1- “We Gon’ Be Alright: Kendrick Lamar, Black Experience and the Politics of Rap” - Maddy Warlow, Carleton University

1:30 PM, Friday 24 May 2019 (2 hours)
Coffee break   03:30 PM to 04:00 PM (30 minutes)
America’s reflections of me, that’s what a mirror does”, an indicative take on black representation by popular rap artist Kendrick Lamar. The emergence of rap music as a cultural form has provided an important genre and site of analysis for cultural studies as a way to better understand black experience, representation and oppression in North America. Rap music emerged in the 1970s as a counter­culture to popular disco and has evolved over the decades as a result of changing political and racial discourses. Artists such as N.W.A, Childish Gambino, and Kendrick Lamar are seen as monumental figures in the progression of music that works with black rights movements to portray black experience. How does Lamar’s music both complements the Black Lives Matter movement, while also existing as a site of protest within itself? The paper forwards the relation of music and politics, examining how they are used to strengthen and complement each other in order to raise awareness of racial oppression and subvert dominant narratives while both negotiating and re­defining racializing stereotypes. The work of Stuart Hall (Jhally 1997) and critiques of race, stereotypes and signification used, work to explain the success and implementation of the multiple modalities of race that Lamar employs and how his songs and performances work to mobilize the BLM movement. As politics continue to influence and shape public perceptions, it is critically important to look at media that work to re­define and subvert hegemonic norms, while mobilizing a wide critique on the visibility of racialization.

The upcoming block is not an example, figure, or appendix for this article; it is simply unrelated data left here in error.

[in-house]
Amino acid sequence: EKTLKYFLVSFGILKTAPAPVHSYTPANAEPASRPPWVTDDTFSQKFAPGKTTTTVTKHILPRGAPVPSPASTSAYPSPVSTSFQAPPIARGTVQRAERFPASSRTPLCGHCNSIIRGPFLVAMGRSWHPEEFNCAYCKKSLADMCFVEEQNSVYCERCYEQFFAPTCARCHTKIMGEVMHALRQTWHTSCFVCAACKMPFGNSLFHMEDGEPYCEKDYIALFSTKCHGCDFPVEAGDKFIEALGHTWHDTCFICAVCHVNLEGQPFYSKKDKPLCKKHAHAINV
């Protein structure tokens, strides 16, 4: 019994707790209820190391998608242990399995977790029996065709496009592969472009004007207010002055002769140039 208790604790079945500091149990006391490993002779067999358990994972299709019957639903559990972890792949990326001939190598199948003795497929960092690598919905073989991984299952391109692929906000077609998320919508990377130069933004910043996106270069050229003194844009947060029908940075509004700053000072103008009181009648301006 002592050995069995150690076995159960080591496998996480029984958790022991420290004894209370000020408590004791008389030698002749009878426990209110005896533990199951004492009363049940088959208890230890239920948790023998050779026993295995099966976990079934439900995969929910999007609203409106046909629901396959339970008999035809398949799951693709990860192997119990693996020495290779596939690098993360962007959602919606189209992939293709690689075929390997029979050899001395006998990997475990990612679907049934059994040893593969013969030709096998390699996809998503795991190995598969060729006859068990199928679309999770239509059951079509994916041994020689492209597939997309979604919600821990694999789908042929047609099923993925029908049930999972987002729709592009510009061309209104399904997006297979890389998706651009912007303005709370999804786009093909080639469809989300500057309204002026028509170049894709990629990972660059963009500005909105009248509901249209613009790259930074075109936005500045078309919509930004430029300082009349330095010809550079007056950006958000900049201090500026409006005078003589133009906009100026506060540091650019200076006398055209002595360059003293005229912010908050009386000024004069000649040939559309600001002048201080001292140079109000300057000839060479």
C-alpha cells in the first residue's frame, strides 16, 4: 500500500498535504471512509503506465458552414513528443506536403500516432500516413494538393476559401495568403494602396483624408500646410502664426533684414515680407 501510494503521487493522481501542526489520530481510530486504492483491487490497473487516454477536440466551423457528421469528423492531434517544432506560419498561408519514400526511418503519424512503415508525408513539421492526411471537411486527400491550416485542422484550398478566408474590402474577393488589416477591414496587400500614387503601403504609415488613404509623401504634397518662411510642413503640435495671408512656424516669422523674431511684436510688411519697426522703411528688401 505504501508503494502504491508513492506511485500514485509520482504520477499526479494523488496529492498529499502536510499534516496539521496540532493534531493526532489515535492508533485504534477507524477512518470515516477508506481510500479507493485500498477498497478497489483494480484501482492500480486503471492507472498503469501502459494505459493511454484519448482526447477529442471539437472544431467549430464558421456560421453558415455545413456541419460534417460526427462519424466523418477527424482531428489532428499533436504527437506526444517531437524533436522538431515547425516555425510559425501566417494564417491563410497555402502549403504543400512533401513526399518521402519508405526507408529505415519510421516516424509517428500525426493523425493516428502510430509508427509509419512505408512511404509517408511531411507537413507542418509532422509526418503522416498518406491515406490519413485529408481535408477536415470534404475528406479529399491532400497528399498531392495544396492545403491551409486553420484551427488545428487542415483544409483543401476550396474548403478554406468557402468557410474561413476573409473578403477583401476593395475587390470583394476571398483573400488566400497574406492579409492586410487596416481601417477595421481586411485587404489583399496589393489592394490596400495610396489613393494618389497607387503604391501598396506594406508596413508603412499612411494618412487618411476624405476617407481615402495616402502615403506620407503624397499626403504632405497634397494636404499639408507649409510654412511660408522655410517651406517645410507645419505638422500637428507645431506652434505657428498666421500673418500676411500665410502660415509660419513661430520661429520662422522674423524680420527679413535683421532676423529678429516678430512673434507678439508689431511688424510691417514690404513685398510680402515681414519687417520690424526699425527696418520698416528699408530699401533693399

Carleton University
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